“When I found out, I really didn’t know what to think. I was excited and humbled at the same time.  I just feel very blessed to have an opportunity like this.  It still doesn’t seem real to me yet.  I’m just so incredibly thankful,” states Nice.

Jaelen plans on pursuing a degree in Biochemistry or Radiology and is leaning towards attending Anderson University.

He is an integral part of the Lions Tennis team and Basketball team, a member of Student Council, the Washington County Youth Foundation, Vice- President of National Honor Society, Science Club, Booster Club, FCA President, and Vice-President of the Senior Class.

Nice participates in several community service projects such as Dare to Care food distribution, Jump Start, school blood drives, Relay for Life, VBS, and many more.  He has also received many athletic and academic awards including Tennis All-Conference, FCA Christian Athlete Award, National History Day Career Award, and academic excellence in math, English, history, Spanish, and science.

Thirty-four applications were turned in for the Lilly Endowment Community Scholarship to the Washington County Community Foundation. The WCCF has developed a score sheet and ranking based on criteria that includes:  GPA, SAT/ACT scores, Financial Need, First Generation College Student, Activities, Community Service, Honors/Awards, and Essay.  The top students are then chosen to interview in front of the WCCF Scholarship Committee.  After the Washington County Community Foundation scholarship committee narrowed the field to 4 nominees, the finalists’ names were submitted to Independent Colleges of Indiana, Inc. (ICI) for the selection of the recipients.

ICI is a nonprofit corporation that represents 31 regionally accredited degree granting, nonprofit, private colleges and universities in the state.

The scholarships are the result of a statewide Lilly Endowment initiative to help Hoosier students reach higher levels of education. Indiana ranks among the lowest states in the percentage of residents over the age of 25 with a bachelor’s degree.  There were 142 scholarships awarded statewide.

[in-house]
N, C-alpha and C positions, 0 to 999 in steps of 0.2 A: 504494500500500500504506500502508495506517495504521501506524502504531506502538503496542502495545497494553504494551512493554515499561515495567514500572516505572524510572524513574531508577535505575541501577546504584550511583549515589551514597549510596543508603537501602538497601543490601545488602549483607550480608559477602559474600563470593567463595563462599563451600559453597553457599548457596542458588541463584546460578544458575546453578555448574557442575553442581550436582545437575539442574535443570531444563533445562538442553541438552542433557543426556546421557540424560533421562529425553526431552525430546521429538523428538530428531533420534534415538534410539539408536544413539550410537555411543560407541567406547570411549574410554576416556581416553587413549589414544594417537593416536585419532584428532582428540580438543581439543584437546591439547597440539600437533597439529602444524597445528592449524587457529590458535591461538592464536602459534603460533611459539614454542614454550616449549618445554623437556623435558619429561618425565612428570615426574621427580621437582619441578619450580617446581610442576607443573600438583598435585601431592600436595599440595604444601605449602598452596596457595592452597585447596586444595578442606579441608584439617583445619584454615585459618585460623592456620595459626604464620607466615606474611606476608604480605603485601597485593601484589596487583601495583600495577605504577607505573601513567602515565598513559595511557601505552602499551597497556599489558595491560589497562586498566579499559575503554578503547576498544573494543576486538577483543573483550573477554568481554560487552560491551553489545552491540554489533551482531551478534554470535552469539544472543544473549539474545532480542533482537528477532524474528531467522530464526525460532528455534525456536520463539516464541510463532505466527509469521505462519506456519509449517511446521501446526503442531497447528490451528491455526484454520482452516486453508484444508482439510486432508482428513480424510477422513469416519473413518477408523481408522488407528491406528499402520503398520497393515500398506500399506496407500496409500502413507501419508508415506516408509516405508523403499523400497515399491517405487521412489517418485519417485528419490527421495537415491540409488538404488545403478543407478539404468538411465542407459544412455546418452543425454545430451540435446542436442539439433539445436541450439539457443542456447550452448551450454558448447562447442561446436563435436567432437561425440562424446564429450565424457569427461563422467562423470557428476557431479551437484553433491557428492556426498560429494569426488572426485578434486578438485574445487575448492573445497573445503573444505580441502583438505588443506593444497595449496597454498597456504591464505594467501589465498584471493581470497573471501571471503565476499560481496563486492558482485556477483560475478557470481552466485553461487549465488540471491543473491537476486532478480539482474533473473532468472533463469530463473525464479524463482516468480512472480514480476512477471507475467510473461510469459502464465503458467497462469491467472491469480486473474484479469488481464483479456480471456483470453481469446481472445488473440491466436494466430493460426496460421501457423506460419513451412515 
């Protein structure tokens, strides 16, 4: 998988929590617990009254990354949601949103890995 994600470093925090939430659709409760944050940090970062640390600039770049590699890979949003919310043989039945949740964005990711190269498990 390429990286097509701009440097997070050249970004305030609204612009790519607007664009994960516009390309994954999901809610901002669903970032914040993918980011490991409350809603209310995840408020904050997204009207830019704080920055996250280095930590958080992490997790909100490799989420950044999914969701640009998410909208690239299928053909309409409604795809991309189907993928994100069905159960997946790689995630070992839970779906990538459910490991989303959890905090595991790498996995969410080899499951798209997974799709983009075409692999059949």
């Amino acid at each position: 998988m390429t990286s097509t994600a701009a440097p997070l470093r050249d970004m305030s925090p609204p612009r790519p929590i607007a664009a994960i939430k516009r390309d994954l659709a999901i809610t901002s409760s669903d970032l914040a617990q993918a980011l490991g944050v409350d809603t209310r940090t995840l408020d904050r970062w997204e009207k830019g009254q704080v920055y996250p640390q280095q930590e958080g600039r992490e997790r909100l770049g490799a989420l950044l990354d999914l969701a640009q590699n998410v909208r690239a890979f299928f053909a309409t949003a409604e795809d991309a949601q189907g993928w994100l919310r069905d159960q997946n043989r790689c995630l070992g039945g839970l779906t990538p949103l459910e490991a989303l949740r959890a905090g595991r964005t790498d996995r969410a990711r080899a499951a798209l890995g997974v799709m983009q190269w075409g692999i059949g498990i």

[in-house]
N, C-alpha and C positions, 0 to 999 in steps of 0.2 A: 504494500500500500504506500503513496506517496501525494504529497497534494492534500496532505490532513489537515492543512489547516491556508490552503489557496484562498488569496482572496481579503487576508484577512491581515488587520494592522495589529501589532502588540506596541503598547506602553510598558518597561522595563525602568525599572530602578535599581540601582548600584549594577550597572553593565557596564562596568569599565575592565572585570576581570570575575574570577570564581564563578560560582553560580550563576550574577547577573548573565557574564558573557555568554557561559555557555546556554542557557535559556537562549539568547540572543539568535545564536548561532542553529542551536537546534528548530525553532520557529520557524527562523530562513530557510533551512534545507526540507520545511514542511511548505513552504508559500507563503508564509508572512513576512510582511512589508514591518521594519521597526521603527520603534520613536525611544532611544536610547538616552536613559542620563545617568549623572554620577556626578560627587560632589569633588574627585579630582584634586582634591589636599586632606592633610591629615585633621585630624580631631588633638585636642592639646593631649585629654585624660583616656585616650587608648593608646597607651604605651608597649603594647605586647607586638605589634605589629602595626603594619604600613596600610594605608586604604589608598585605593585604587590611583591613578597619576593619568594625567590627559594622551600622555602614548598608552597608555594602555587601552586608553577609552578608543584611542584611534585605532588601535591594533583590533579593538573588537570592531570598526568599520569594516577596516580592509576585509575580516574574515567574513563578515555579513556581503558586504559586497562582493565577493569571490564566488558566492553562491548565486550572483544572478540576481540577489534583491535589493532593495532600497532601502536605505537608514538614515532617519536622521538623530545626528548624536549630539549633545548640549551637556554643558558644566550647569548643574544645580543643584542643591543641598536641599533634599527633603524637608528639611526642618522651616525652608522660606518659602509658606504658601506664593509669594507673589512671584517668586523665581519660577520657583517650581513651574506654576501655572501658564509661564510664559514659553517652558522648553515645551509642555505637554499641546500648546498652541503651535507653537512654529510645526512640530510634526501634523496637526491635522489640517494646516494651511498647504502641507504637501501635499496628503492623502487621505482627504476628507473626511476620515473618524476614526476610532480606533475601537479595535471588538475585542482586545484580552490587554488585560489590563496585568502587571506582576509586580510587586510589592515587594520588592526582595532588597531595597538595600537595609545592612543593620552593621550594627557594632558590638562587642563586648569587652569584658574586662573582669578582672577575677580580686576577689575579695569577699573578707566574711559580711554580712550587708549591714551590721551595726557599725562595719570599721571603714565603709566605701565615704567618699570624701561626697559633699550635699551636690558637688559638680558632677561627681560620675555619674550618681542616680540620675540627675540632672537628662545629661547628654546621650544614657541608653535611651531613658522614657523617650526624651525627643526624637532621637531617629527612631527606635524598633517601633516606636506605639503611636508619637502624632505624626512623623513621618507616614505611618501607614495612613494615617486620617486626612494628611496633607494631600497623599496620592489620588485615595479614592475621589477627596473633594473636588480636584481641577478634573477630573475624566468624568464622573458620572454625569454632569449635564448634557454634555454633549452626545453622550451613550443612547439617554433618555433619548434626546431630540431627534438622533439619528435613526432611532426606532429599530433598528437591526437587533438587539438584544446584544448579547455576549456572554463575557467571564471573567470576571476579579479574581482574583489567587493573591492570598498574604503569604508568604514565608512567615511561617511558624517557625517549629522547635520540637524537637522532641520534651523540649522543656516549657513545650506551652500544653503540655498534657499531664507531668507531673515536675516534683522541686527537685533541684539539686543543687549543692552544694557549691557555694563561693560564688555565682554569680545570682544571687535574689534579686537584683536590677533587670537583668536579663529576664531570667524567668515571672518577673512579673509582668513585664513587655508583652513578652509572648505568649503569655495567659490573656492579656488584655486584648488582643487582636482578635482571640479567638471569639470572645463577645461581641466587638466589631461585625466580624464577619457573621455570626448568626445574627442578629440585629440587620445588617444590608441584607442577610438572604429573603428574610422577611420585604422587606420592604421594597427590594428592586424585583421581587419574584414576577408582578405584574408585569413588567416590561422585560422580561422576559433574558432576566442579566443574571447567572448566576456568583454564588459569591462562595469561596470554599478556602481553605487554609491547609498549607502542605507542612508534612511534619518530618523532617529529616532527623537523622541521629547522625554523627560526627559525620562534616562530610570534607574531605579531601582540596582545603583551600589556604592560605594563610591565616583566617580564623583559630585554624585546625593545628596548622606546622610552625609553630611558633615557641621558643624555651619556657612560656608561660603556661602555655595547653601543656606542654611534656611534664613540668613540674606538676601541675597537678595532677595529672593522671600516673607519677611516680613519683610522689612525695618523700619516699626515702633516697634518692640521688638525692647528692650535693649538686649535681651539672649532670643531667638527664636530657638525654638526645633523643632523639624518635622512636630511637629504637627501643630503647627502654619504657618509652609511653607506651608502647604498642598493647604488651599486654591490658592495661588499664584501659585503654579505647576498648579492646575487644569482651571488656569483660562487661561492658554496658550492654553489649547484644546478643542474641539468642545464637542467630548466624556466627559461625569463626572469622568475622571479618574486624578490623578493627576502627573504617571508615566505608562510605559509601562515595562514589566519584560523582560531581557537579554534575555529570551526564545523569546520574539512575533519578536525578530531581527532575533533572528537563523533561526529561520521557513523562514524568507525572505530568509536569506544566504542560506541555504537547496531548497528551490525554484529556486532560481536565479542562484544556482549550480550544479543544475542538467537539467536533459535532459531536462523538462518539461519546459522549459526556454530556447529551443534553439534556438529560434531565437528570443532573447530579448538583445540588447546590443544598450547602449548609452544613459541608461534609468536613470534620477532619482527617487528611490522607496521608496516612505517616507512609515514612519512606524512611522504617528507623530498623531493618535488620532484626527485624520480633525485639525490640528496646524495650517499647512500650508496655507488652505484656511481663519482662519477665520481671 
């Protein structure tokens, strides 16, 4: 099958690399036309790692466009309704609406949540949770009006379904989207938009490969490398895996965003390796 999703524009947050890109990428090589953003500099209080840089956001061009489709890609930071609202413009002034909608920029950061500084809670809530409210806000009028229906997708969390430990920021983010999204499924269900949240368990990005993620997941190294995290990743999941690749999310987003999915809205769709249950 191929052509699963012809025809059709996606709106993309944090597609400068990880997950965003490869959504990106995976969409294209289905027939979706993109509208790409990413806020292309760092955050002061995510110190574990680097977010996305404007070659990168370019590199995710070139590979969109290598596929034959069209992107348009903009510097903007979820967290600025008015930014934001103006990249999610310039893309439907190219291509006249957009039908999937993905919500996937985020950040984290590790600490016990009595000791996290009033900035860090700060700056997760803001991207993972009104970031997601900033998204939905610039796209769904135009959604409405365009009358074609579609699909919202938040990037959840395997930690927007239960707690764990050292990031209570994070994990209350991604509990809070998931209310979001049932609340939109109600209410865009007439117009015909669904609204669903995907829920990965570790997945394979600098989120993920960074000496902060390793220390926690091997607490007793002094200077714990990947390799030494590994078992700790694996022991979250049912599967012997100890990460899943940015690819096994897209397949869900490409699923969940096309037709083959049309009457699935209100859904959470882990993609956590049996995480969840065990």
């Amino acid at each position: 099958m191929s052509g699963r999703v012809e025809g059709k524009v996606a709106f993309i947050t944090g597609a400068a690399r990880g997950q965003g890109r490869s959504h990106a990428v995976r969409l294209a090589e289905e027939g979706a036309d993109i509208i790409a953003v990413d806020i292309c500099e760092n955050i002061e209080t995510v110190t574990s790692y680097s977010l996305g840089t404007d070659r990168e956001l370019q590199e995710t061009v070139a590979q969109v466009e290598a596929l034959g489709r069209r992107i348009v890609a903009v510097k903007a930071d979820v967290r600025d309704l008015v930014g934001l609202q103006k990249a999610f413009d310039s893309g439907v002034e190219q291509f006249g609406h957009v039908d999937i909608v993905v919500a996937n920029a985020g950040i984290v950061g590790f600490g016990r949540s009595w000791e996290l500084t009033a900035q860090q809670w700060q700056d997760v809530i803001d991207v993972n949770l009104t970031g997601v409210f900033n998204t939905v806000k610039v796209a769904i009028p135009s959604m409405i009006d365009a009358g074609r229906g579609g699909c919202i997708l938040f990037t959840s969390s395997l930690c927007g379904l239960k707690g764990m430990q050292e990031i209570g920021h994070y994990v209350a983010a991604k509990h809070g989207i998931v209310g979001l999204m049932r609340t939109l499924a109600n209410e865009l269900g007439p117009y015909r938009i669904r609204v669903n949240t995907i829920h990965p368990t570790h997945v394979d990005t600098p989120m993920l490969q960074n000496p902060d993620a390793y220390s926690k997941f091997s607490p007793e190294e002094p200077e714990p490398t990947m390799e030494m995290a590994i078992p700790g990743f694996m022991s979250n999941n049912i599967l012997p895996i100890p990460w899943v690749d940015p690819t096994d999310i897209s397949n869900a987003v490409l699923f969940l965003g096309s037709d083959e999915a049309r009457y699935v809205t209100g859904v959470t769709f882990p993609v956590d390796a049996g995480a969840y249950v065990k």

Washington County Community Foundation is a nonprofit public charity established in 1993 to serve donors, award grants, and provide leadership to improve Washington County forever.

How to Spot and Fix Medical Billing Mistakes

 

After a recent hospital stay, I have a stack of confusing medical bills at home I need to decipher. I've heard these bills frequently contain mistakes. How do I spot them to ensure I'm not paying more than I should?
Medical billing errors and overcharging is not uncommon. According to the American Medical Association, 7% of medical bills in 2013 had errors. Other groups estimate that figure to be much higher. Unfortunately, untangling those mistakes is almost always up to you. Here are some tips and tools that can help.

Check for Errors

To help you get a grip on your medical bills and check for errors, you need to familiarize yourself with what your insurance does and doesn't cover. Then you need to carefully review the explanation of benefits from your insurer and the invoices you receive from your doctor, hospital and/or outpatient facility providers.
These invoices need to be itemized bills detailing the charges for every procedure, test, service and supply you received. If you didn't receive an itemized invoice, request it from your health care providers. And if the invoices contain any confusing billing codes or abbreviations that you don't understand, ask them for an explanation. You can also look up most medical billing codes online by going to any search engine and typing in "CPT" followed by the code number.
Once you receive and decode the invoices, check for these mistakes:
  • Typos: Incorrect billing codes, a misspelled name or a wrong policy number.
  • Double billing: Being charged twice for the same services, drugs, or supplies.
  • Canceled work: Charging for a test your doctor ordered, then canceled.
  • Phantom services: Being charged for services, tests or treatments that were never received.
  • Up-coding: Inflated charges for medications and supplies.
  • Incorrect length of stay: Most hospitals will charge for the admission day, but not for day of discharge. Be sure you're not paying for both.
  • Incorrect room charges: Being charged for a private room, even if you stayed in a semi-private room.
  • Inflated operating room fees: Being billed for more time than was actually used. Compare the charge with your anesthesiologist's records.
To make sure the charges on your bill are reasonably priced, your insurance provider may offer an online price transparency tool. You could also use the Healthcare Blue Book (healthcarebluebook.com) or Guroo (guroo.com). These are free resources that let you look up the going rate of many procedures, tests or services in your area.

Make Corrections